off-grid
Off-grid market in Bangladesh. Image credit: IDCOL

The Bangladeshi government is bidding for more partners to take part in its off-grid “Taka” programme, which aims to bring renewable household electricity, street lighting and cooking stoves to every off-grid community in the country.

The state-run Infrastructure Development Company (IDCOL) has overseen the installation of 1.2 million clean energy systems over the last four years, in partnership with 58 local partner organisations.

The government aims for renewables to power 10% of the country’s energy needs, including community solar projects, biogas, solar street lights and solar-powered cookers under the Taka scheme. IDCOL wants more NGOs, micro-finance companies and private organisations to participate.

Criteria for off-grid developers

Those interested in participating must have a “successful track record and experience in installation of solar energy systems”, according to IDCOL.

Eligible partners should be profitable, have at least 3 years’ experience of deploying solar projects including the deployment of 2,000 solar home systems, 500 solar street lights, 50 net-metered solar rooftop arrays with minimum capacities of 10kW, or any combination of these.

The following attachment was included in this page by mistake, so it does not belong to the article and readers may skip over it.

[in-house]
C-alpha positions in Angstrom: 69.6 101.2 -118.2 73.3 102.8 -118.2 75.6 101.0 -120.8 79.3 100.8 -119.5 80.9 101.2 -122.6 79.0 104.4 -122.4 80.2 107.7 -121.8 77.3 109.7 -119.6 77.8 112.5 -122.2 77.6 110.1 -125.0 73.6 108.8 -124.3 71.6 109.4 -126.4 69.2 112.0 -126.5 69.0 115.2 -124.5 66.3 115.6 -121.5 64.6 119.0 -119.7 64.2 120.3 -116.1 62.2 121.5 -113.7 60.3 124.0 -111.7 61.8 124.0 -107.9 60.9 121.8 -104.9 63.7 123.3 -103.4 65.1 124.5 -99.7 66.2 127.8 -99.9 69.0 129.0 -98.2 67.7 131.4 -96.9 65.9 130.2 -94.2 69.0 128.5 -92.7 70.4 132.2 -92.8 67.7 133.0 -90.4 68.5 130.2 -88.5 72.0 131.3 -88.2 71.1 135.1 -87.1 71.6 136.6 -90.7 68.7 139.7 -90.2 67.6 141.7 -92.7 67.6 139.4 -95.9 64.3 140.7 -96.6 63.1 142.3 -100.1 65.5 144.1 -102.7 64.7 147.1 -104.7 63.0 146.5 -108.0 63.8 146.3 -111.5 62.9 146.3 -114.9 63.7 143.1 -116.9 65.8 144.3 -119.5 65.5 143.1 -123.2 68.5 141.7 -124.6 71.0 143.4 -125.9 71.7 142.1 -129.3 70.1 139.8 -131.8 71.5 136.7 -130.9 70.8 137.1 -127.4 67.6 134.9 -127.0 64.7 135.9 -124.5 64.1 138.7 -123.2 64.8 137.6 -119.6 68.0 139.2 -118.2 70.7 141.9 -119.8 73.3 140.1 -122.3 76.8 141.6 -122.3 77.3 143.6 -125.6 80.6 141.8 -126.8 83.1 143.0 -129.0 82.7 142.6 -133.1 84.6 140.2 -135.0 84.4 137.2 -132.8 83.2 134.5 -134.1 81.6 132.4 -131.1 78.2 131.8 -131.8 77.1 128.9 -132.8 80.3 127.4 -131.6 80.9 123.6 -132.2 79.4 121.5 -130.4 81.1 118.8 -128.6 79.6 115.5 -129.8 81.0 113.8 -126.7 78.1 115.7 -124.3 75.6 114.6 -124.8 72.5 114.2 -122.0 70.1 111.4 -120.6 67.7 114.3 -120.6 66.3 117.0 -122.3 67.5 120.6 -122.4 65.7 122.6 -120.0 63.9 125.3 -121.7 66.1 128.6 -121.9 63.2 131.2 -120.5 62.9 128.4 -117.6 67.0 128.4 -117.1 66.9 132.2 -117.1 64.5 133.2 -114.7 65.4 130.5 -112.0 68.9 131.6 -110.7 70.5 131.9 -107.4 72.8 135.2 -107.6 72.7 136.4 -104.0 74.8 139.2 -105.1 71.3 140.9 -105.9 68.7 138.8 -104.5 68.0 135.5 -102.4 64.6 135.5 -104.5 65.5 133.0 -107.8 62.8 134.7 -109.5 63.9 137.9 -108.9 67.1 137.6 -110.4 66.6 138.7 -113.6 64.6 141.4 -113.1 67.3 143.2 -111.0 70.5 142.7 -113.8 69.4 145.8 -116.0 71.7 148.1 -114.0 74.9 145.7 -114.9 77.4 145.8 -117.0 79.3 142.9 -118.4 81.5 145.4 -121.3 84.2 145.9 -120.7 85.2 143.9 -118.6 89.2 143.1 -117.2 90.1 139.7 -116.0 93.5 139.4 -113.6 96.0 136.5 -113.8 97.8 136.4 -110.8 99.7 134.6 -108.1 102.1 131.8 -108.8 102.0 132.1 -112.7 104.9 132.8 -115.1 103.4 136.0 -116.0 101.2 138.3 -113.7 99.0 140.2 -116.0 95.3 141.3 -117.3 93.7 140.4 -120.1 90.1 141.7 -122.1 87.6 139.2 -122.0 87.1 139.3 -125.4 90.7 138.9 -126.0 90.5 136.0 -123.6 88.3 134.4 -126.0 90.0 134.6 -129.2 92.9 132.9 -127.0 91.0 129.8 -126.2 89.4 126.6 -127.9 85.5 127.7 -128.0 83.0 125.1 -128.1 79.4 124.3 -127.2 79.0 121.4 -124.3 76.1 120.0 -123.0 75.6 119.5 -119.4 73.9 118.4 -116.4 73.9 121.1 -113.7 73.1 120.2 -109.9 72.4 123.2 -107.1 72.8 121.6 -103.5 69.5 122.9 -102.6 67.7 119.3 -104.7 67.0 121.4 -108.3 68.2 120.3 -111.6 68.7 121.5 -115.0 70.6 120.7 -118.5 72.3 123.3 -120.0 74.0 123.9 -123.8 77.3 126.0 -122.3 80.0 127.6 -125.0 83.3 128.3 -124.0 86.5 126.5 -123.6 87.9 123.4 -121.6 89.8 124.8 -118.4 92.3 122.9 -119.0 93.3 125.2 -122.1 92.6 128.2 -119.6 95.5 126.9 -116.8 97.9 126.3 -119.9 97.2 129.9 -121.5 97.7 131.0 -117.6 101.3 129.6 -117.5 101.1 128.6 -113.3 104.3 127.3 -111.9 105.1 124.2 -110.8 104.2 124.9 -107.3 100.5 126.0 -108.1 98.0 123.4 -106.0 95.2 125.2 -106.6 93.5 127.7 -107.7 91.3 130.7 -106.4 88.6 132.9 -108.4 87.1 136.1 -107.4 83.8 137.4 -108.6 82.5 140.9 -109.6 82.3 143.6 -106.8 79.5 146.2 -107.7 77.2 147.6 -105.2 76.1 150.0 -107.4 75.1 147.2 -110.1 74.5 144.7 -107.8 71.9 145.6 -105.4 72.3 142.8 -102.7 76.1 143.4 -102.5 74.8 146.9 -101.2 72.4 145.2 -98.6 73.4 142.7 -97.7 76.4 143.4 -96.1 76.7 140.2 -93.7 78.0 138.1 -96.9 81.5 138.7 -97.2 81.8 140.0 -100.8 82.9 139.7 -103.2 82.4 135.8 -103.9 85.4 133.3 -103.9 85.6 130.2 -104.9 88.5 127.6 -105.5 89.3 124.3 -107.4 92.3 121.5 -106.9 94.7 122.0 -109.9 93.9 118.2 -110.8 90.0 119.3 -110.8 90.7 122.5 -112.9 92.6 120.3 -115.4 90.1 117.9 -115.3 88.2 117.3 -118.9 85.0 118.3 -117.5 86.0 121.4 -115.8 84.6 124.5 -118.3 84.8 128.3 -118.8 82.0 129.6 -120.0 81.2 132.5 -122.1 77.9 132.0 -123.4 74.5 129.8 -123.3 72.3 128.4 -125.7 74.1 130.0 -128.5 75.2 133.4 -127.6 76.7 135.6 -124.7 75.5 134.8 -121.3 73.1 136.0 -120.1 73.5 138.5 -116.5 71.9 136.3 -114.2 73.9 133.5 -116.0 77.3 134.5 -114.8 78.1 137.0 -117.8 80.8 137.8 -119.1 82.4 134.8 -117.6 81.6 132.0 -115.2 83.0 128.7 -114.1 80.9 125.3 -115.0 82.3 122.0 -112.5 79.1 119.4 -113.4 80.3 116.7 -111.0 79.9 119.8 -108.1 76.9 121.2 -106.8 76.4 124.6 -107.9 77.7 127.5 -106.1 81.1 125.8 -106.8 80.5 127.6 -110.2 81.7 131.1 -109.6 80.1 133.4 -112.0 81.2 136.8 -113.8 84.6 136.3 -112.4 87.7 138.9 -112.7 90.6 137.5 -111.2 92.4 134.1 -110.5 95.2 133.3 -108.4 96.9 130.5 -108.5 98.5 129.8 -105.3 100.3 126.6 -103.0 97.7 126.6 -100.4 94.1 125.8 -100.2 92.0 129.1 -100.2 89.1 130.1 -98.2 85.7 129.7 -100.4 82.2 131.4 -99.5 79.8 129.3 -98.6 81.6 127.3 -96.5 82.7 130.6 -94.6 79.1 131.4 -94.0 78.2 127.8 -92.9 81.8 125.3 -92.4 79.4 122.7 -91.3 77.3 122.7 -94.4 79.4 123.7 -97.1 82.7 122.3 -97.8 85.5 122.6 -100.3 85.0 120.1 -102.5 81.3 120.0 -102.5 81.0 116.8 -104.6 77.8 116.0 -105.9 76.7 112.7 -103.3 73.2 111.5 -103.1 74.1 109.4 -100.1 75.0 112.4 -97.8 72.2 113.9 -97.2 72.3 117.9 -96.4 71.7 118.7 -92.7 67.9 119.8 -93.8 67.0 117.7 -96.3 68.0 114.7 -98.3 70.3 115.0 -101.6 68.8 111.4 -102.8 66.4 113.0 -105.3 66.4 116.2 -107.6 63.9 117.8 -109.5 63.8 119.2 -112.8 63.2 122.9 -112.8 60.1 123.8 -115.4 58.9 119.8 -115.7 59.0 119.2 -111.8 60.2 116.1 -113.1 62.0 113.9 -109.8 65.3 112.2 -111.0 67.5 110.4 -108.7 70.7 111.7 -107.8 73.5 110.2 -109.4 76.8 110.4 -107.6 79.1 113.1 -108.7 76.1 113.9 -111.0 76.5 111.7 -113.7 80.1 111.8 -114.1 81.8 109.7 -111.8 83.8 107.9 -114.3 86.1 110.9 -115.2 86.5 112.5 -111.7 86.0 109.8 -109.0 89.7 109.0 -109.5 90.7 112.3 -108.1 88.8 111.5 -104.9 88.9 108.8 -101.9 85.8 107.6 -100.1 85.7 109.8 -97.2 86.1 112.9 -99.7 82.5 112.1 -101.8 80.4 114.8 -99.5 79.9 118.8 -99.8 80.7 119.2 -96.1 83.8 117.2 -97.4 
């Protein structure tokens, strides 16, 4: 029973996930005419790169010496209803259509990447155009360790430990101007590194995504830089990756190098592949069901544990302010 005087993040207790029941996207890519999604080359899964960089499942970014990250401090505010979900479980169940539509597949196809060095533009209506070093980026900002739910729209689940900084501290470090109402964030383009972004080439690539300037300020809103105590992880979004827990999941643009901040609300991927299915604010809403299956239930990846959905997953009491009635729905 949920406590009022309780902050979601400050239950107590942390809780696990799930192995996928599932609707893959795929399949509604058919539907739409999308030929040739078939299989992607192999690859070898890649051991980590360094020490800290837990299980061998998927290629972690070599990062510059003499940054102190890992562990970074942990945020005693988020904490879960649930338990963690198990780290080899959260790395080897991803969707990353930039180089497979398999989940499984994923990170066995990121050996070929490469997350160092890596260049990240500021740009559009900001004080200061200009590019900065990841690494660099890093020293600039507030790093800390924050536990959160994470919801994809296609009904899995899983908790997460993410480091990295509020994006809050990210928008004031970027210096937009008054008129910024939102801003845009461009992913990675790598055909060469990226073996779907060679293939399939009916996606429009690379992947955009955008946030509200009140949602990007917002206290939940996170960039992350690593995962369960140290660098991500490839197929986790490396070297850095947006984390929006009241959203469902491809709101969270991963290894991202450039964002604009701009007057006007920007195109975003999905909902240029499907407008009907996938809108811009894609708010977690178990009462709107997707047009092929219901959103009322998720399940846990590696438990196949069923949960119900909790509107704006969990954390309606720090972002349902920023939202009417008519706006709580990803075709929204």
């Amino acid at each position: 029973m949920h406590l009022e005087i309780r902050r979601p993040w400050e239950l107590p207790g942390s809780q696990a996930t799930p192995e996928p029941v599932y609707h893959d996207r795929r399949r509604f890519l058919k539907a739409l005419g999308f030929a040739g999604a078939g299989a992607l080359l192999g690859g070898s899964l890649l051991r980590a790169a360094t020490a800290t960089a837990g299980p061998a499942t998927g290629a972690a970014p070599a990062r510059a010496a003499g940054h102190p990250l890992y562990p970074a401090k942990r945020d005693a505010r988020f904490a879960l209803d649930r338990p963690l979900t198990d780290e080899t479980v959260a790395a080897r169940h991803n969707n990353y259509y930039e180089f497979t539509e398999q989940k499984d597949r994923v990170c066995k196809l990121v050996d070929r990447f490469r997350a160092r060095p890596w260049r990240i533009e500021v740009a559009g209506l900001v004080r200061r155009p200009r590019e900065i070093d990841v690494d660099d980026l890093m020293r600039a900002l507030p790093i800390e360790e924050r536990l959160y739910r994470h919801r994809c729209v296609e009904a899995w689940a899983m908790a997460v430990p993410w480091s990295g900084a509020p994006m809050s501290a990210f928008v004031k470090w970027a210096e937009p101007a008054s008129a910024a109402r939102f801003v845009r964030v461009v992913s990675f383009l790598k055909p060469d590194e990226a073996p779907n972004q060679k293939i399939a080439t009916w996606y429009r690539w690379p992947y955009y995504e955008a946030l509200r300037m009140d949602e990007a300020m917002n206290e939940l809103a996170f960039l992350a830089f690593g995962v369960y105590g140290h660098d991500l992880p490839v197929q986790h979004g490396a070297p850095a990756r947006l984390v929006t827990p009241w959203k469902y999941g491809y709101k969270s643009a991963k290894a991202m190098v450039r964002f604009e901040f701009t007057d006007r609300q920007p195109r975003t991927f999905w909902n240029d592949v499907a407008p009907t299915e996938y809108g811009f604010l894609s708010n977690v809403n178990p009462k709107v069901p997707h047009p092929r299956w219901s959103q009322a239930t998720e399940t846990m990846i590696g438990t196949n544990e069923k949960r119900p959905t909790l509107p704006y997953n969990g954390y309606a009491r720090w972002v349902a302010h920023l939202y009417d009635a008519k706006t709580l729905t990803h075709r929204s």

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Organisations must be registered with the relevant authorities, and private entities organised under Bangladeshi law and incorporated with the country’s registrar of Joint Stock Companies are also eligible.

Participating organisations will also be expected to provide a three-year warranty and service the equipment for three years free of charge.

With the government hoping to allocate a Taka partner company to every off-grid community in the country, demand for solar infrastructure from local suppliers is expected, along with an increased demand for engineering, procurement and construction service providers.

Dipal C Barua from Bright Green Energy Foundation is one of the Taka partners noted that solar home systems under the scheme have a typical capacity of 20-30W, which customers pay for as part of a monthly plan, but Barua, who is also president of the Bangladesh Solar and Renewable Energy Association, confirmed to news site PV International that the Taka scheme involved supplying systems free of charge.

“The benefit of the program is [to] marginal people who do not have capacity to buy solar home. [They] are getting access to the electricity under the initiative,” he said.